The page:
There is really no way to predict how long it may take for the Social Security Administration to issue a decision on a disability claim.  There are many reasons.  It can easily take anywhere from 30 days to two years for your benefits to be awarded.  Unfortunately, social security programs do not have established deadlines for applications or appeals.  On average, a social security disability decision can take 3-4 months, initially.  The first level of appeal, or reconsideration, takes about the same amount of time.

Administrative appeal of a social security disability decision

If you are still denied benefits after a reconsideration, an appeal to an administrative law judge, is the next step.  Obtaining a decision at this stage of appeal usually takes much longer, because a hearing is required.  The wait time for a hearing to be scheduled can be anywhere from 6 months to a year.  The time really depends on how many cases are pending at that particular hearing office. How busy an office is, varies by geographic area.

Expedited Decisions

The Social Security Administration will expedite the determination process for certain critical cases. These include:

  • the applicant suffers from a terminal illness
  • the applicant’s condition qualifies for a “compassionate allowance”
  • the applicant served in the military on or after October 1, 2001
  • the applicant is in dire need of assistance, or
  • the applicant is a threat to personal or public safety.

What to expect at a hearing?

An Administrative Law Judge will preside over the hearing, and is an impartial individual who was not involved in the denial of your claim.  The hearing is your opportunity to present your case and provide additional information to support your disability claim.  You can bring witnesses to testify on your behalf.  You can also have an attorney present to represent you.  After the hearing is concluded, the Administrative Law Judge will issue a written decision on your claim.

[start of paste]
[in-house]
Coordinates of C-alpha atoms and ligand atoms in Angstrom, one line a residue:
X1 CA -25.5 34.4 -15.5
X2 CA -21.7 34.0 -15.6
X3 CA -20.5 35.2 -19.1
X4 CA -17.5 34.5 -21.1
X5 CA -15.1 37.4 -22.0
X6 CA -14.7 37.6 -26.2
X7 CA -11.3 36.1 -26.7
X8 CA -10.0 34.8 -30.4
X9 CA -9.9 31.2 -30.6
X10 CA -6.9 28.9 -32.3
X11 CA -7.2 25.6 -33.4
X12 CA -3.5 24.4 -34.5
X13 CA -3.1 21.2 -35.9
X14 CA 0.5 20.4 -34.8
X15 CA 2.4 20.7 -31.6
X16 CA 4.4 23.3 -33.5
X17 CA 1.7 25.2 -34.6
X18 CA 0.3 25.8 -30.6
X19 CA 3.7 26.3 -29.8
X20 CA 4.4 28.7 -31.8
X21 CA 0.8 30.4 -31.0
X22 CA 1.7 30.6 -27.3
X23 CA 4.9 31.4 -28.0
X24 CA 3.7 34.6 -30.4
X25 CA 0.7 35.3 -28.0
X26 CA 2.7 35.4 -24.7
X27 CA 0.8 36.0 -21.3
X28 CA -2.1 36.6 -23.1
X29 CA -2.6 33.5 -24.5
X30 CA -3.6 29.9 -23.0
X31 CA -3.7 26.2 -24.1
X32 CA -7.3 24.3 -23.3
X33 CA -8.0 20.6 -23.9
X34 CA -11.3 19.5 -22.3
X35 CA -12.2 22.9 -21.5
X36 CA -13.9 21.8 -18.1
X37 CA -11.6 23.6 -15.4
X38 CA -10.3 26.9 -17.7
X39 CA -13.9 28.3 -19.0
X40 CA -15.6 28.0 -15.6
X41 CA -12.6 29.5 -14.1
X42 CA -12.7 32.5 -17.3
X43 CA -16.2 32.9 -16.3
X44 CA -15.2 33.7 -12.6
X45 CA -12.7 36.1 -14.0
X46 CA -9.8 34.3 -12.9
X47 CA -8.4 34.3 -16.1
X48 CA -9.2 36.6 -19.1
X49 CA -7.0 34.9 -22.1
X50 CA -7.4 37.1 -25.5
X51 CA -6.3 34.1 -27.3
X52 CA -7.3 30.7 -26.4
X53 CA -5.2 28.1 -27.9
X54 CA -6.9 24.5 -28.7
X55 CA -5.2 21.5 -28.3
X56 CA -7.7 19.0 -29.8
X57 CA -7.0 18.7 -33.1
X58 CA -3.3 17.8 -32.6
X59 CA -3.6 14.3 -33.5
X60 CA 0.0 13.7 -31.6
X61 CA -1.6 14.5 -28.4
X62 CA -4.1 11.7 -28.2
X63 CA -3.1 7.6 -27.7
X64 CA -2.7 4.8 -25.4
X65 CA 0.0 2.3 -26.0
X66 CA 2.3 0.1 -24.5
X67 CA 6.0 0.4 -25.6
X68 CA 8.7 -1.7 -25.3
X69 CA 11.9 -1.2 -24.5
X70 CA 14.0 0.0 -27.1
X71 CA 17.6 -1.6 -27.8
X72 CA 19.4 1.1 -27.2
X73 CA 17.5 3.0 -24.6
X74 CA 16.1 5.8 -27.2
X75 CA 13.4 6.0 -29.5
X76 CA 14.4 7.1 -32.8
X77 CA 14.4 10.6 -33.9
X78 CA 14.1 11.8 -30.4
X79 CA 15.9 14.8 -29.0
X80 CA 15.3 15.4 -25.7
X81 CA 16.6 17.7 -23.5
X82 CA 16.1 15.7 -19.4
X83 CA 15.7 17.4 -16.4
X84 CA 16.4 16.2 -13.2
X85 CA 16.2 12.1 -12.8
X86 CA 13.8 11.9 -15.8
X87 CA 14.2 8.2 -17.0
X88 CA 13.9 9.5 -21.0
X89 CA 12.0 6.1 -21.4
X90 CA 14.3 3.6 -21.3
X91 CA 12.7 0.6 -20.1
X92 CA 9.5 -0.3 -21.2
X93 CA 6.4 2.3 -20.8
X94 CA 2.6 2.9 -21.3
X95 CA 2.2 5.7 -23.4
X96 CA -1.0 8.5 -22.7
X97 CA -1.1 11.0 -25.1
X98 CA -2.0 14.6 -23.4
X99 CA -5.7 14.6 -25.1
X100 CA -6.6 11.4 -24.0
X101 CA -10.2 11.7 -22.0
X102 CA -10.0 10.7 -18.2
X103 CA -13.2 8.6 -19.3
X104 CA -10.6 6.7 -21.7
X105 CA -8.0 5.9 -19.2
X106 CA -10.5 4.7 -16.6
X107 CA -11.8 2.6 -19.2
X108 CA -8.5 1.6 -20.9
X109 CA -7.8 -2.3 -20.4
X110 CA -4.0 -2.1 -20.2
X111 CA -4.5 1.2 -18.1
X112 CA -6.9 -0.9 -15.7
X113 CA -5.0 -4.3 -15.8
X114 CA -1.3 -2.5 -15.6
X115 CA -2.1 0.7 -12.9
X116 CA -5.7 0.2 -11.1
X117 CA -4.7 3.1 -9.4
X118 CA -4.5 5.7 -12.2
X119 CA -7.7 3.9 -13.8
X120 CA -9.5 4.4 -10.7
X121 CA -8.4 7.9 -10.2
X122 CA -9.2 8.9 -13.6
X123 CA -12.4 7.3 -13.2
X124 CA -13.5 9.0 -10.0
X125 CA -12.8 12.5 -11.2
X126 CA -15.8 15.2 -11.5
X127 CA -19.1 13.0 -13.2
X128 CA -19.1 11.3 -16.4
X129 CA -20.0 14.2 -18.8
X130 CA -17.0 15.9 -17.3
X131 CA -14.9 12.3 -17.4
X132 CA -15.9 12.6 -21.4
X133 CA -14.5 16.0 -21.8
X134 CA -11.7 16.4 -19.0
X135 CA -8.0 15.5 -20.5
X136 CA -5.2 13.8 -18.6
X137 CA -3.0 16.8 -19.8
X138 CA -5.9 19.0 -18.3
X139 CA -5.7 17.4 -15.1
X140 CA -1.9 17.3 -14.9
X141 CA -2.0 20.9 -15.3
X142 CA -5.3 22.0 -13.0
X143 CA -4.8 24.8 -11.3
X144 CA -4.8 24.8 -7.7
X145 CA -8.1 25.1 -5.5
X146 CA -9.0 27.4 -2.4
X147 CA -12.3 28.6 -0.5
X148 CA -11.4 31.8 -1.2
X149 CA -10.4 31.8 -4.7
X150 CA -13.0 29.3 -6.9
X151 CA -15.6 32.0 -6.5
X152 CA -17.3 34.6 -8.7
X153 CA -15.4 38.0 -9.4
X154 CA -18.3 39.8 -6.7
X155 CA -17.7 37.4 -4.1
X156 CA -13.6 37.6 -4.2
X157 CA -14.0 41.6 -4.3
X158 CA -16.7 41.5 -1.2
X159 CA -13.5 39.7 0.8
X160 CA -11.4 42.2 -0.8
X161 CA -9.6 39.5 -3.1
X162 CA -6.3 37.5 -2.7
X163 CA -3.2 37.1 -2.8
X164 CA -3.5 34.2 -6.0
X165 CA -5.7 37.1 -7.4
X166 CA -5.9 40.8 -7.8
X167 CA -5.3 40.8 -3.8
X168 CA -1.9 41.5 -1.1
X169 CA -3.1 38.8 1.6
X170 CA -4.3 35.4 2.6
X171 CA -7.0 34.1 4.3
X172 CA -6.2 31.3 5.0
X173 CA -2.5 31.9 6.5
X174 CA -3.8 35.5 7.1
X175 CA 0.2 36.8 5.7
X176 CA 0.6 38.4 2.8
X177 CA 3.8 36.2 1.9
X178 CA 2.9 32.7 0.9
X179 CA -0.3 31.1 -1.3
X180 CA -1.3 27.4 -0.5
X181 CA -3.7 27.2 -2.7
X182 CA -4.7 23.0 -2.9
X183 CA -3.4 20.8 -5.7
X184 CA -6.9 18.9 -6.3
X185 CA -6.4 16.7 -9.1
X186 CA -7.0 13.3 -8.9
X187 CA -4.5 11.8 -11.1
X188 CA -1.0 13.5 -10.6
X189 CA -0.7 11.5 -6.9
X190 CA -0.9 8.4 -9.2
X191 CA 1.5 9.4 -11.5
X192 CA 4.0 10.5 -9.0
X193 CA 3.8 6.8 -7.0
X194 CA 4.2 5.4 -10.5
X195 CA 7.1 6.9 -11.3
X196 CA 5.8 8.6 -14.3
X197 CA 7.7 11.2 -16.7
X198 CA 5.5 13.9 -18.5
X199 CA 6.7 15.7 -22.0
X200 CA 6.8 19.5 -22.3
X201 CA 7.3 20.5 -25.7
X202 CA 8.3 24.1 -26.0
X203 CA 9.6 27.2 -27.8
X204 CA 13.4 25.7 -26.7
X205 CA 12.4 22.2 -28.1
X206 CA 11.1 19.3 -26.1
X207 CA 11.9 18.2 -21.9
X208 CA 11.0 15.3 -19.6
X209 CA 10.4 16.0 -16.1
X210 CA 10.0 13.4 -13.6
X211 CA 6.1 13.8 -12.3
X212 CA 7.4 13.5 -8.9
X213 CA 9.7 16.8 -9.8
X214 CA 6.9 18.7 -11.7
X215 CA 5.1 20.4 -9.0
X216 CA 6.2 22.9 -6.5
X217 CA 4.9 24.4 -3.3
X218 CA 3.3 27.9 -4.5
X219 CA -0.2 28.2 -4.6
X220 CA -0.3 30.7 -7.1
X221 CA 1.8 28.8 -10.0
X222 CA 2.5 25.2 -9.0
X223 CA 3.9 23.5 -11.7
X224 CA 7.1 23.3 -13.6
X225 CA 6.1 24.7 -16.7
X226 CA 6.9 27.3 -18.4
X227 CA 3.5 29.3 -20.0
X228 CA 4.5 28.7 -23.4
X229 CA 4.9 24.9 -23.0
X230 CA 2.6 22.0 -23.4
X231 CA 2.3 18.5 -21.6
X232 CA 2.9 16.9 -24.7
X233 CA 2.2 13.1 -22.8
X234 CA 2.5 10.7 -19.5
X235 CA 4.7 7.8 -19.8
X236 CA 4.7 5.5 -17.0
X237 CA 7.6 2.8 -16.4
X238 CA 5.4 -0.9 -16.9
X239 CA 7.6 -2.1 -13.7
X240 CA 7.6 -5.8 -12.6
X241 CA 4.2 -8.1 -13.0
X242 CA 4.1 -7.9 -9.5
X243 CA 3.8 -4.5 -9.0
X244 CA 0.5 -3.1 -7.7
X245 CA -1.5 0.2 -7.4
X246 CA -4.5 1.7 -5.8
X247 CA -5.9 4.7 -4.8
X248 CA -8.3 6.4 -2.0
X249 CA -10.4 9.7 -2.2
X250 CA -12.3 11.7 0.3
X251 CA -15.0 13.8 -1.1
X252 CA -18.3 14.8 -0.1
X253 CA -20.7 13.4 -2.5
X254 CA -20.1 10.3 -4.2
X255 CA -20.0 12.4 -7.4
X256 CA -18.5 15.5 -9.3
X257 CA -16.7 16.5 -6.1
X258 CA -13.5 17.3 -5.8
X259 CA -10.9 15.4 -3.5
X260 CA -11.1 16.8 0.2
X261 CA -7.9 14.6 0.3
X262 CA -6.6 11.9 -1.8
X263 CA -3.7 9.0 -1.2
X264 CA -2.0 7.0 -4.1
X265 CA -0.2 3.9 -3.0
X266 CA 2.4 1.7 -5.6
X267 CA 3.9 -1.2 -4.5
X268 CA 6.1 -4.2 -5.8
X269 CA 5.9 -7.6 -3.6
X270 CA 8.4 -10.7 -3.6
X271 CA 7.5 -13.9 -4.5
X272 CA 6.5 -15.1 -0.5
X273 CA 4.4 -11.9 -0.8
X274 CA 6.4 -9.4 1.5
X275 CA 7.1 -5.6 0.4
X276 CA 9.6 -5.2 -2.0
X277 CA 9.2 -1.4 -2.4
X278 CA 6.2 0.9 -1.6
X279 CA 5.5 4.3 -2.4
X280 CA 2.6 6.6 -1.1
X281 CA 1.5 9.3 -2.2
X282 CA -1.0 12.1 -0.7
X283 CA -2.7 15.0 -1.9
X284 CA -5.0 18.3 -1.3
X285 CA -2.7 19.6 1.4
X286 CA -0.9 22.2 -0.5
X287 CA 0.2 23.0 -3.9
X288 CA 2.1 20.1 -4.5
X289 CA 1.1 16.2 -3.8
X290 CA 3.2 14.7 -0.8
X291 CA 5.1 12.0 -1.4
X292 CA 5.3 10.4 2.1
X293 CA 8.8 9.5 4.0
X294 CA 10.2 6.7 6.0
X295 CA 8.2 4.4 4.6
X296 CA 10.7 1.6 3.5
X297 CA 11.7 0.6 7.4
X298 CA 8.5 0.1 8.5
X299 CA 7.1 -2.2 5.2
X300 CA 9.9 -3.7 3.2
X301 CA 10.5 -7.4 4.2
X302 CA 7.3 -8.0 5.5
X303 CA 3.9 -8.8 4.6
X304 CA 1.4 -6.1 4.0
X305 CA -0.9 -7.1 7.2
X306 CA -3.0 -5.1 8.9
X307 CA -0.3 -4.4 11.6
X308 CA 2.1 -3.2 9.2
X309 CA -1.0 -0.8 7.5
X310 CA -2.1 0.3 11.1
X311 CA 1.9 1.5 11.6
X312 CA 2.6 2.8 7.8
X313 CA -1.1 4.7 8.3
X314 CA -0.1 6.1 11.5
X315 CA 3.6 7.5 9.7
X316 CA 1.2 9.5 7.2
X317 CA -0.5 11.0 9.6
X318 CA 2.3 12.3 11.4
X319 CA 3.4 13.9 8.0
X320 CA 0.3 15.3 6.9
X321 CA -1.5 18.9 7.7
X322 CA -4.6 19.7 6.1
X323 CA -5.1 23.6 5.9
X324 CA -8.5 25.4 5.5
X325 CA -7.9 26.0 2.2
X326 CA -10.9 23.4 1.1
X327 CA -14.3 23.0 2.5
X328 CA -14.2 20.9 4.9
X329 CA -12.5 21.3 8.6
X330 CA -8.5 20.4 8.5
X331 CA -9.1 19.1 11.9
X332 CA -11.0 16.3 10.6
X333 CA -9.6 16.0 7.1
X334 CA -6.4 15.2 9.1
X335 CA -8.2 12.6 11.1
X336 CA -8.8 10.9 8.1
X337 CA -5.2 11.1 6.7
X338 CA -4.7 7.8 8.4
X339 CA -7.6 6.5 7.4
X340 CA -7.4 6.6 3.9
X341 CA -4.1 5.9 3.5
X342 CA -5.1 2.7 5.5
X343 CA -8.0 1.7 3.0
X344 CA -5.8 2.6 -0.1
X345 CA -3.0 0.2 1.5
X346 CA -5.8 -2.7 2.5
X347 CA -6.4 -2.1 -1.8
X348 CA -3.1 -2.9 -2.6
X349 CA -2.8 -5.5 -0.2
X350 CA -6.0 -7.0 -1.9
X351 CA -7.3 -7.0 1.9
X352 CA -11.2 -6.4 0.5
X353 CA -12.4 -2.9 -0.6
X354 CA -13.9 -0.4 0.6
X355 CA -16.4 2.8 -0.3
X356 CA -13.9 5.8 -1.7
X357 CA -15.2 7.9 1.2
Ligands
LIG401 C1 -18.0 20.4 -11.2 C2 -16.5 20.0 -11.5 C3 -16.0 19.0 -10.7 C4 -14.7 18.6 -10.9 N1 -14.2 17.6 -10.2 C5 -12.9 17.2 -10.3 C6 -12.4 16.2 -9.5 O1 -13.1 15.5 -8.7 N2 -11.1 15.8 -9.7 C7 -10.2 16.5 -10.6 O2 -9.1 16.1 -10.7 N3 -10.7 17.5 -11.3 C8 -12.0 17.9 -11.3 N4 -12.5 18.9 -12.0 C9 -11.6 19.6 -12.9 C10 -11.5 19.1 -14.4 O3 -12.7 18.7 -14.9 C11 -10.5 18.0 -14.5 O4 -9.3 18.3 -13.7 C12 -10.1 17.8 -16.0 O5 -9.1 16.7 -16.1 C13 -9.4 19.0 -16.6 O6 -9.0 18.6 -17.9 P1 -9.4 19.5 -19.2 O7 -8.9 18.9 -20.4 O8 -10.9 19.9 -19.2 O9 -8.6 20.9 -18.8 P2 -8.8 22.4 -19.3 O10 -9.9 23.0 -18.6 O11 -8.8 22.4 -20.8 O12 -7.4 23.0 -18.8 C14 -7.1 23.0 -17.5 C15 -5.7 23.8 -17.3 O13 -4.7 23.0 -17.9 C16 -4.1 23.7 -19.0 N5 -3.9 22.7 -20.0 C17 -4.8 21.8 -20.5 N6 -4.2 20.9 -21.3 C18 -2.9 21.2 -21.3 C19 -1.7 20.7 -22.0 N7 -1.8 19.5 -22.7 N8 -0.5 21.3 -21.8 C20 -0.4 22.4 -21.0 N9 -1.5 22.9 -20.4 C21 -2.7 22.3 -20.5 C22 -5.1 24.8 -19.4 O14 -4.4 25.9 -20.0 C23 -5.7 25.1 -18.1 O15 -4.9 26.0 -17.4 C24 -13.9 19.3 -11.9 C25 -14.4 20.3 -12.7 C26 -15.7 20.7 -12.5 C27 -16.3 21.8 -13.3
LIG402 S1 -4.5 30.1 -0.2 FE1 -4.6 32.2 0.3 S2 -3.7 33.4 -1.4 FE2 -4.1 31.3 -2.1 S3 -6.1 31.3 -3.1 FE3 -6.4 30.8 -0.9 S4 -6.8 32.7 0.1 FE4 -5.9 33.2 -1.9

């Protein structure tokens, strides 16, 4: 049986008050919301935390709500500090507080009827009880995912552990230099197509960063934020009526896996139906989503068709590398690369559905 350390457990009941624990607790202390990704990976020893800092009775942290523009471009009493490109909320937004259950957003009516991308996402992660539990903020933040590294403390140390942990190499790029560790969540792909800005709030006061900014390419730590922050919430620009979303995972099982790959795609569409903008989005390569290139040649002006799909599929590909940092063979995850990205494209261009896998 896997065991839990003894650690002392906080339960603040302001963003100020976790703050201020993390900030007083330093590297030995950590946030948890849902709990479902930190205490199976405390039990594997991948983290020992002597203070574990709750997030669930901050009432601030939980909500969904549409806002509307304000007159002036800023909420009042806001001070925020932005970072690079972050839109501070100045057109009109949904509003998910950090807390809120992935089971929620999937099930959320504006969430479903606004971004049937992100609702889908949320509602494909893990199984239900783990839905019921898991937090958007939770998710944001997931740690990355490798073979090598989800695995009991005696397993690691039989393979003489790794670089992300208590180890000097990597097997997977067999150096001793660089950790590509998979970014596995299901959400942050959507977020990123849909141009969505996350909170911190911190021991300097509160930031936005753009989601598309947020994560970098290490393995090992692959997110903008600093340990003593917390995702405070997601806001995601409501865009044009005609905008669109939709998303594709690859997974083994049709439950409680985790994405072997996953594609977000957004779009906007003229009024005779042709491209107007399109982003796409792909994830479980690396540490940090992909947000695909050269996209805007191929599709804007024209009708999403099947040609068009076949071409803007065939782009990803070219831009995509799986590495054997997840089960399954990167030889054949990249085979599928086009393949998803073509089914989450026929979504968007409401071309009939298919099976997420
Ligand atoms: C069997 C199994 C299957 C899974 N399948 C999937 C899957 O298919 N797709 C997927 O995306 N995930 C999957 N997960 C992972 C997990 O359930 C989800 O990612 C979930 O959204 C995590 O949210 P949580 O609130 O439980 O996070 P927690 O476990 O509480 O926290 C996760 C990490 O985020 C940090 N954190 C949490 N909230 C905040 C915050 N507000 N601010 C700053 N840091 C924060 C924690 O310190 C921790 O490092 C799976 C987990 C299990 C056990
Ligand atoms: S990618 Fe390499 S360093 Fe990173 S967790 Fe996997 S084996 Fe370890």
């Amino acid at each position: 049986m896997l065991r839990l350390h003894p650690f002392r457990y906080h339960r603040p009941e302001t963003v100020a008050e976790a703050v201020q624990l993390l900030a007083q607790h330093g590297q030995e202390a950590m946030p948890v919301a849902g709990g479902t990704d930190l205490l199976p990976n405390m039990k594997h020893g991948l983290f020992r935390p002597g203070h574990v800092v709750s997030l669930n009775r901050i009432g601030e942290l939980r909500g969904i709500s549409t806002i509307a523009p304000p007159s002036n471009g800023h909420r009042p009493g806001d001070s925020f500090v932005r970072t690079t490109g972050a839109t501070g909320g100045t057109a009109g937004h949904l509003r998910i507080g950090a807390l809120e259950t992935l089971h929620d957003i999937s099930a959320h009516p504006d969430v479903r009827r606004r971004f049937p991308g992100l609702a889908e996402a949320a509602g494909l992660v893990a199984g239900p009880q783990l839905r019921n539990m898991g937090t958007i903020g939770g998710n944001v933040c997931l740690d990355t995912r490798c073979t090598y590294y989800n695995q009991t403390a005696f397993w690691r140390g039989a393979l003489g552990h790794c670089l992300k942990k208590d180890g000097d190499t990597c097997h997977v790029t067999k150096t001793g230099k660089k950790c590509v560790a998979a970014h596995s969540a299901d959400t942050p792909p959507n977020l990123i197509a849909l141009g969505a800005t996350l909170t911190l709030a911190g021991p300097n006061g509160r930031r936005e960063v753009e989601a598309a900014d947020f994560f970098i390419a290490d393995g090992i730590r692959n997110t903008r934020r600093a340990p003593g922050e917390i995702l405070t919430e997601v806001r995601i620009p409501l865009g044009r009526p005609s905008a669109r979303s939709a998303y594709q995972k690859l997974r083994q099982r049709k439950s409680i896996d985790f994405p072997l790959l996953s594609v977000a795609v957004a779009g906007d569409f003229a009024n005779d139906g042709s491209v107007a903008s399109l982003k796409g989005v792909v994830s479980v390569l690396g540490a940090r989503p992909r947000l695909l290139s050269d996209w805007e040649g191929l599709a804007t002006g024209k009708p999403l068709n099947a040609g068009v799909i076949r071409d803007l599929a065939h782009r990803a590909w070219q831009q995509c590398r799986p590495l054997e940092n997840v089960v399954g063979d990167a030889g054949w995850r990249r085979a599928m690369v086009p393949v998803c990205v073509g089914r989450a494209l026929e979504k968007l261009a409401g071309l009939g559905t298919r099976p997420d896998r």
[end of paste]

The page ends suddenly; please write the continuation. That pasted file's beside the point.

What comes after an appeals hearing?

If you are still denied benefits after the appeals hearing, you can ask for further review of your social security disability decision, by the Social Security Appeal’s Council.  The Council will consider the request for review.  However, if the Council agrees with the decision of the Administrative Law Judge, it may not agree to review your claim.  On the other hand, the Council can decide your case itself or require the Administrative Law Judge to review your case again.

The final step is federal court

If the Council upholds the denial of your claim, or if they refuse to review your case at all, your last resort is to file a lawsuit in federal court, within 60 days.  The Social Security Administration will no longer be involved and cannot assist you in filing the lawsuit.  Obtaining legal representation, if you haven’t already, is crucial.
This part of the appeals process will likely take a year or more.  Your case can be remanded to the Administrative Law Judge for reconsideration, the Administrative Law Judge’s decision can be affirmed, or the court can reverse the decision and award your social security benefits.
If you have questions regarding social security decisions, or any other social security disability concerns, call the Cottrell Law Office at (888) 433-4861.

Author Photo

Wesley Cottrell

Wes Cottrell earned his B.A. from Pittsburg State University in 1981 and his J.D. from the Washburn University School of Law in Topeka, Kansas in 1985. He was admitted to practice law in Kansas in 1986, in Missouri in 1987, in Arkansas in 1989, and Oklahoma in 1993. He is licensed to practice law in the United States District Court for the District of Kansas, eastern Arkansas, western Arkansas, and western Missouri. He was Deputy Prosecuting Attorney in Crawford County, Kansas from 1987-1989.

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